We need you to contact your legislators and ask them to approve an additional $20 million for public schools next year instead of the $2.3 million (essentially flat funding) the state plans to send out to schools. Below are talking points to help you in that discussion.
Because the state is essentially flat funding General Purpose Aid, the burden on local property taxpayers will increase $20 million next school year, if funding is not increased by that amount.
That $20 million is reflected in a required local mill rate that is projected to go up from 8.2 mills to 8.44 mills if state funding isn’t increased.
The problem is the cost of education – a number determined by the state Department of Education – is going up by $12 million. That includes things like the increase in special education and teacher salaries and benefits.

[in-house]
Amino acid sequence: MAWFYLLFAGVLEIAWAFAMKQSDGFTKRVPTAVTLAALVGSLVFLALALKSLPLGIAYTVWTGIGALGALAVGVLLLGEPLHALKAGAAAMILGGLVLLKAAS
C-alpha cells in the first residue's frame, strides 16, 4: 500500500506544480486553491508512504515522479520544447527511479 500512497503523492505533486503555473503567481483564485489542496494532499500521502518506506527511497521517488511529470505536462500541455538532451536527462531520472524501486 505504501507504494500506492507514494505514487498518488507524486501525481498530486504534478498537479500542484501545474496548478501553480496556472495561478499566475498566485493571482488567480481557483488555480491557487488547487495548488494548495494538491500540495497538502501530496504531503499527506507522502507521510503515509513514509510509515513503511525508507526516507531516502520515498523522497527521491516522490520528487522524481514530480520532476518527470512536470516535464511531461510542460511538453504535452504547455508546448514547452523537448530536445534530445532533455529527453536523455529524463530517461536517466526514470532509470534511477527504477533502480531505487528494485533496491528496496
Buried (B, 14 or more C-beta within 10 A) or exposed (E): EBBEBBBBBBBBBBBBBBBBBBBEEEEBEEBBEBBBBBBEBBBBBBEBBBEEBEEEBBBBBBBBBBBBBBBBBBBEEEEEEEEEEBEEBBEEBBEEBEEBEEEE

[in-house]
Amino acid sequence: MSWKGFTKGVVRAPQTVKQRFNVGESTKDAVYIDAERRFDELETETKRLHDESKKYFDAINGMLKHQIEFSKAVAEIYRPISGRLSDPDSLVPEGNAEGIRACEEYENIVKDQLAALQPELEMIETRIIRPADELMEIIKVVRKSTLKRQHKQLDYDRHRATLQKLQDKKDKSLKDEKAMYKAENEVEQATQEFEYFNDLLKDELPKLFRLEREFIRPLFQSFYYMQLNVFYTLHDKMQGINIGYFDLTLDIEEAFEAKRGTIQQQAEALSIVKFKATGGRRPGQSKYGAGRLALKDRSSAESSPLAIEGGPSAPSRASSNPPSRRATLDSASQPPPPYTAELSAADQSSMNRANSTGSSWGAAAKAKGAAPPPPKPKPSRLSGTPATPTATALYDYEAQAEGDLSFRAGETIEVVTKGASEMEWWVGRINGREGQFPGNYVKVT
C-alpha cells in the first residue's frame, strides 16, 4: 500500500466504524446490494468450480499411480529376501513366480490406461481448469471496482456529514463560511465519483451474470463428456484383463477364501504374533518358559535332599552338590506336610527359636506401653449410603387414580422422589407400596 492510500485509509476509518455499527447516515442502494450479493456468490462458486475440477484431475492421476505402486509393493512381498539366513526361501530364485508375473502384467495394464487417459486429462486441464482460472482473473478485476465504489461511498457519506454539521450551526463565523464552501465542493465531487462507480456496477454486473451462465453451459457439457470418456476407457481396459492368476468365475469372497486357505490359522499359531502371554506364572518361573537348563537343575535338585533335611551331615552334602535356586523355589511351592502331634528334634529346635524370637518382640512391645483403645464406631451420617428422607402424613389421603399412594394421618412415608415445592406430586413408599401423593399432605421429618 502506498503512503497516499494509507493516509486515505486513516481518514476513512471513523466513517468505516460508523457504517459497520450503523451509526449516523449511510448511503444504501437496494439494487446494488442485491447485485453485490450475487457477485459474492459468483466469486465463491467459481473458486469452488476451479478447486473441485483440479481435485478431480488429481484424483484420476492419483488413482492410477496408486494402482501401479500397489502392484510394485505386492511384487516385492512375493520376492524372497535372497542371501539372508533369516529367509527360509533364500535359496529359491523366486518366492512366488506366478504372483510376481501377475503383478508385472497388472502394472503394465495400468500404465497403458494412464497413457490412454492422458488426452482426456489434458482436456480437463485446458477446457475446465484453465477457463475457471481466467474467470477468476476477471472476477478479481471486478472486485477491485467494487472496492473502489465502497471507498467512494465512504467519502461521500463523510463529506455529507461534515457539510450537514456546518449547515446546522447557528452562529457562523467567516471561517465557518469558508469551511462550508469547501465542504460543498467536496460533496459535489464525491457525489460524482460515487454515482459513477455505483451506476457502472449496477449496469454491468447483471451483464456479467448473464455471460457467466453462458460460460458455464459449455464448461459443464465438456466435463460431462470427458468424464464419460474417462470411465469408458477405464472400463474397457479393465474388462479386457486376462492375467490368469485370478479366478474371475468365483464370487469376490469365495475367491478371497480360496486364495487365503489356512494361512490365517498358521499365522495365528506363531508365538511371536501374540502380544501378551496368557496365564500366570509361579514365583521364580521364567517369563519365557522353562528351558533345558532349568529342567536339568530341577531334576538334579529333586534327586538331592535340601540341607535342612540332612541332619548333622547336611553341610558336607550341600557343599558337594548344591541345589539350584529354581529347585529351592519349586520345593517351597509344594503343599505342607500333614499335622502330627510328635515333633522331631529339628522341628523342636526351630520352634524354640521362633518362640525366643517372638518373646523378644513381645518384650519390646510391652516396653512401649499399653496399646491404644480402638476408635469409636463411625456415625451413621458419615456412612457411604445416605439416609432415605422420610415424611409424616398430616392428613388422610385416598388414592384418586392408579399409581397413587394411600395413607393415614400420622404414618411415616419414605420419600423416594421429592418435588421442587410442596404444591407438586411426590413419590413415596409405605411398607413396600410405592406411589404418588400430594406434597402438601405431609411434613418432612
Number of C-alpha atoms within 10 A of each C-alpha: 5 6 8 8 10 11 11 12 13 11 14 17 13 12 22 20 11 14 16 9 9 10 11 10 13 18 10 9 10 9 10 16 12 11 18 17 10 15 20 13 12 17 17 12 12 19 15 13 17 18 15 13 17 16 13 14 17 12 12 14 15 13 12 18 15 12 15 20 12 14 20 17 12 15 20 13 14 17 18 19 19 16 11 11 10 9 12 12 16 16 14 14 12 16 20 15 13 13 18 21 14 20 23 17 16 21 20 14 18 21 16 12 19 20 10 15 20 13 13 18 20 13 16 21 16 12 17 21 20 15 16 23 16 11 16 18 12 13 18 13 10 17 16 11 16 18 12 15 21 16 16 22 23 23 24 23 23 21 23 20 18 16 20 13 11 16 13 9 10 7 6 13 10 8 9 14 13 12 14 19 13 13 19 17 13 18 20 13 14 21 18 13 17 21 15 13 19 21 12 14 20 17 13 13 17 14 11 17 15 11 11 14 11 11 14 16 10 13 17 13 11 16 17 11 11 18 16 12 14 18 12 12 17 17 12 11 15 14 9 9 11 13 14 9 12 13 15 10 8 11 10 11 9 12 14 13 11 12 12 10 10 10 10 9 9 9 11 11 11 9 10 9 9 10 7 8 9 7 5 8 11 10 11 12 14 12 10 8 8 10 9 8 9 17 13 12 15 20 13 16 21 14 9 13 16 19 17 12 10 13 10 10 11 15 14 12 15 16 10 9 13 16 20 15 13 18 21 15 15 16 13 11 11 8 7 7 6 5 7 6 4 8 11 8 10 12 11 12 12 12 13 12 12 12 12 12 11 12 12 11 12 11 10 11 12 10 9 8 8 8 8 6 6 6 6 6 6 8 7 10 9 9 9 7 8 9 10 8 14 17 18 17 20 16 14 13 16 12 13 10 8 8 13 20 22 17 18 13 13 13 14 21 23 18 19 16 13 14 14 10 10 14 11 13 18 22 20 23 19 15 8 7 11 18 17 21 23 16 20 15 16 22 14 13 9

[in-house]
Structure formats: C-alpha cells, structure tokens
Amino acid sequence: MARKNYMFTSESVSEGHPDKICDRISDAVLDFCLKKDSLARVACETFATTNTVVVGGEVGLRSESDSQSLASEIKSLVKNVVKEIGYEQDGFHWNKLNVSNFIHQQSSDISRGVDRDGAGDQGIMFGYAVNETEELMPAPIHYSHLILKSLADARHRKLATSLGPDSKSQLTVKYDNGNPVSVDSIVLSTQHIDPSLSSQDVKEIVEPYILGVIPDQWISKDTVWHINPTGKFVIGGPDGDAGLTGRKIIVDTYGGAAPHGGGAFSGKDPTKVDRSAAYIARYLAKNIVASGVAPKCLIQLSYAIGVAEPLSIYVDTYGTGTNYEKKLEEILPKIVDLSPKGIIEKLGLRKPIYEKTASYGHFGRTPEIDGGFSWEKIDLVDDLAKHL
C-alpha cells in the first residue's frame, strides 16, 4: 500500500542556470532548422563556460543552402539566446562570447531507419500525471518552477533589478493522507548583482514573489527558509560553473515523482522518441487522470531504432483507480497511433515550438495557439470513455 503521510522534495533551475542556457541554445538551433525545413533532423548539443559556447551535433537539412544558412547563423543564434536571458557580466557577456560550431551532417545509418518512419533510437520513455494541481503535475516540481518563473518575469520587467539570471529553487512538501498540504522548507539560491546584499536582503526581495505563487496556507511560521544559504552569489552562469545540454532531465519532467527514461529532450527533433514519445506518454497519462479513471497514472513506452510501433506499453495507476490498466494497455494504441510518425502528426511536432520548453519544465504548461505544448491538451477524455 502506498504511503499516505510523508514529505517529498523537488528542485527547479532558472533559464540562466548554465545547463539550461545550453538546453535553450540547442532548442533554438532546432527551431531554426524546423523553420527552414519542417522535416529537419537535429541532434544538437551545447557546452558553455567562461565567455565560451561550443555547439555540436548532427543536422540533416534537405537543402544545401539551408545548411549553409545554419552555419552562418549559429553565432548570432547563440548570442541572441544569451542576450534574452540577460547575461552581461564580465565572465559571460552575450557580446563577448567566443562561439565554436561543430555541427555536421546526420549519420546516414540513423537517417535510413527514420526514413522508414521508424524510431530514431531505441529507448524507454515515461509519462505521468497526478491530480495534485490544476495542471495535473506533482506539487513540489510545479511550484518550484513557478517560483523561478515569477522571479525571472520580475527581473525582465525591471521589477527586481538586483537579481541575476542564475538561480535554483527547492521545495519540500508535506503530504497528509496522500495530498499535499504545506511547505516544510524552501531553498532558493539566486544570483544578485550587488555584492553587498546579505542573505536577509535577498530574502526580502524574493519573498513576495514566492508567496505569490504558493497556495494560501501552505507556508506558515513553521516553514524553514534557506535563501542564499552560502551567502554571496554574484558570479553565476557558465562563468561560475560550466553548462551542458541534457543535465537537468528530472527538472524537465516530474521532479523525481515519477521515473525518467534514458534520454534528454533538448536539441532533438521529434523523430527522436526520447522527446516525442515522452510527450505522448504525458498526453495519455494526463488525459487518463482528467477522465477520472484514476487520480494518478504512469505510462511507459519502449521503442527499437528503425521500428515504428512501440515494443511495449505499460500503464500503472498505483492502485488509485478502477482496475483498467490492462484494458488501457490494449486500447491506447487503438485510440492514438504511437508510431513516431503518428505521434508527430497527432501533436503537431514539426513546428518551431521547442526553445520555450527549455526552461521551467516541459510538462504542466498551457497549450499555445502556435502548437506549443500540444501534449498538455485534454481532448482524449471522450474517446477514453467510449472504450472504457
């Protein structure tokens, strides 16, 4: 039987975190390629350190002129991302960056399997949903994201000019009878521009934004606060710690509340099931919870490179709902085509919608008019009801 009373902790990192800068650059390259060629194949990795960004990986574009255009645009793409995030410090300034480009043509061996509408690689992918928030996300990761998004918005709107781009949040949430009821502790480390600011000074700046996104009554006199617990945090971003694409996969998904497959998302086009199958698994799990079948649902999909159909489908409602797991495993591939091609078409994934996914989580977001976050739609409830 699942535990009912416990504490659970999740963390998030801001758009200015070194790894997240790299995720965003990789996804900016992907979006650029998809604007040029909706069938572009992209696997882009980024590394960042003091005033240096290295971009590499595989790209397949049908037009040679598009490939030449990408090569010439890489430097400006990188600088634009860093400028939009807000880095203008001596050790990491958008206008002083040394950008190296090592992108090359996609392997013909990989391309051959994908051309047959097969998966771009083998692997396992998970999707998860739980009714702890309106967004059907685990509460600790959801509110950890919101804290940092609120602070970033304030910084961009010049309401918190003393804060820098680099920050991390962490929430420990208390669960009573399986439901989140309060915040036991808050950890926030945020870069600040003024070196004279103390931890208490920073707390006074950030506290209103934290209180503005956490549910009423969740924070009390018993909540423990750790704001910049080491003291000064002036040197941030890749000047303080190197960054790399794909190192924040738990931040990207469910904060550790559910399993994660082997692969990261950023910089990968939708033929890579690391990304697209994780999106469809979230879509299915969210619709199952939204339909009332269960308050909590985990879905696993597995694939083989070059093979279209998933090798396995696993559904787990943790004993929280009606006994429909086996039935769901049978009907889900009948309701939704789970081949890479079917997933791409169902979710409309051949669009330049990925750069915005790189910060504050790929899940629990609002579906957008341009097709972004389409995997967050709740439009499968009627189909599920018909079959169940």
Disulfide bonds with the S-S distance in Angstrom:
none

At the same time, the statewide property values are decreasing by $1.4 billion.
That double-hit means 131 school districts –more than half of the statewide total – are losing money next year.
A review of the GPA distribution spreadsheet, click here, shows just how much each district is losing. (See the red numbers in column 7.)
Two news stories have been reported in recent days that outline the issues and have comment from superintendents and MSMA. The most recent is in today’s Portland Press. The link is: